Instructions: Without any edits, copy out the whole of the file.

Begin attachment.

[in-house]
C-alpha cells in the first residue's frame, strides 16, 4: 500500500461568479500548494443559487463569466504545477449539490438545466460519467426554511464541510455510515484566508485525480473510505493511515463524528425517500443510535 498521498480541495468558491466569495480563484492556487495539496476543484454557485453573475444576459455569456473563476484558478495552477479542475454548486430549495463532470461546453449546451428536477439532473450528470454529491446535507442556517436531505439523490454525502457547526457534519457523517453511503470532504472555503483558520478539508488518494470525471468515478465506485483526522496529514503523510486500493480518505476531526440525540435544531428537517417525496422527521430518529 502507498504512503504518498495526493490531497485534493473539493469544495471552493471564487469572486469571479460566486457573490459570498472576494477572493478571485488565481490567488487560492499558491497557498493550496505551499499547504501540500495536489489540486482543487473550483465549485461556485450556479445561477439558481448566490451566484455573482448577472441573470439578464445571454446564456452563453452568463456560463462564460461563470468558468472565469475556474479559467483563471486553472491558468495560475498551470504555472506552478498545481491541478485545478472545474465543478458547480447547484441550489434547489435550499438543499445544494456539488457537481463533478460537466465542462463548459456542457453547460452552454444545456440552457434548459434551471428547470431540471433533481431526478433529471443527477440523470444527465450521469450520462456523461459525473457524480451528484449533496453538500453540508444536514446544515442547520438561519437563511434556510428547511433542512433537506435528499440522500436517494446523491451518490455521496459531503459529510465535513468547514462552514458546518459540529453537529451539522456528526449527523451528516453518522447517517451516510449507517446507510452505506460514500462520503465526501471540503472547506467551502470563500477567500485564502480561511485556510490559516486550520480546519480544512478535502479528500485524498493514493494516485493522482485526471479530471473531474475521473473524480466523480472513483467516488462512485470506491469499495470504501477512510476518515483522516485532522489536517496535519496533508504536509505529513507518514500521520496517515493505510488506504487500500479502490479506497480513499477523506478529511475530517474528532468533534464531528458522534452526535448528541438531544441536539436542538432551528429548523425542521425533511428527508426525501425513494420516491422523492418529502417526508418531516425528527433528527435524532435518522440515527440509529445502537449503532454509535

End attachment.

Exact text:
[in-house]
C-alpha cells in the first residue's frame, strides 16, 4: 500500500461568479500548494443559487463569466504545477449539490438545466460519467426554511464541510455510515484566508485525480473510505493511515463524528425517500443510535 498521498480541495468558491466569495480563484492556487495539496476543484454557485453573475444576459455569456473563476484558478495552477479542475454548486430549495463532470461546453449546451428536477439532473450528470454529491446535507442556517436531505439523490454525502457547526457534519457523517453511503470532504472555503483558520478539508488518494470525471468515478465506485483526522496529514503523510486500493480518505476531526440525540435544531428537517417525496422527521430518529 502507498504512503504518498495526493490531497485534493473539493469544495471552493471564487469572486469571479460566486457573490459570498472576494477572493478571485488565481490567488487560492499558491497557498493550496505551499499547504501540500495536489489540486482543487473550483465549485461556485450556479445561477439558481448566490451566484455573482448577472441573470439578464445571454446564456452563453452568463456560463462564460461563470468558468472565469475556474479559467483563471486553472491558468495560475498551470504555472506552478498545481491541478485545478472545474465543478458547480447547484441550489434547489435550499438543499445544494456539488457537481463533478460537466465542462463548459456542457453547460452552454444545456440552457434548459434551471428547470431540471433533481431526478433529471443527477440523470444527465450521469450520462456523461459525473457524480451528484449533496453538500453540508444536514446544515442547520438561519437563511434556510428547511433542512433537506435528499440522500436517494446523491451518490455521496459531503459529510465535513468547514462552514458546518459540529453537529451539522456528526449527523451528516453518522447517517451516510449507517446507510452505506460514500462520503465526501471540503472547506467551502470563500477567500485564502480561511485556510490559516486550520480546519480544512478535502479528500485524498493514493494516485493522482485526471479530471473531474475521473473524480466523480472513483467516488462512485470506491469499495470504501477512510476518515483522516485532522489536517496535519496533508504536509505529513507518514500521520496517515493505510488506504487500500479502490479506497480513499477523506478529511475530517474528532468533534464531528458522534452526535448528541438531544441536539436542538432551528429548523425542521425533511428527508426525501425513494420516491422523492418529502417526508418531516425528527433528527435524532435518522440515527440509529445502537449503532454509535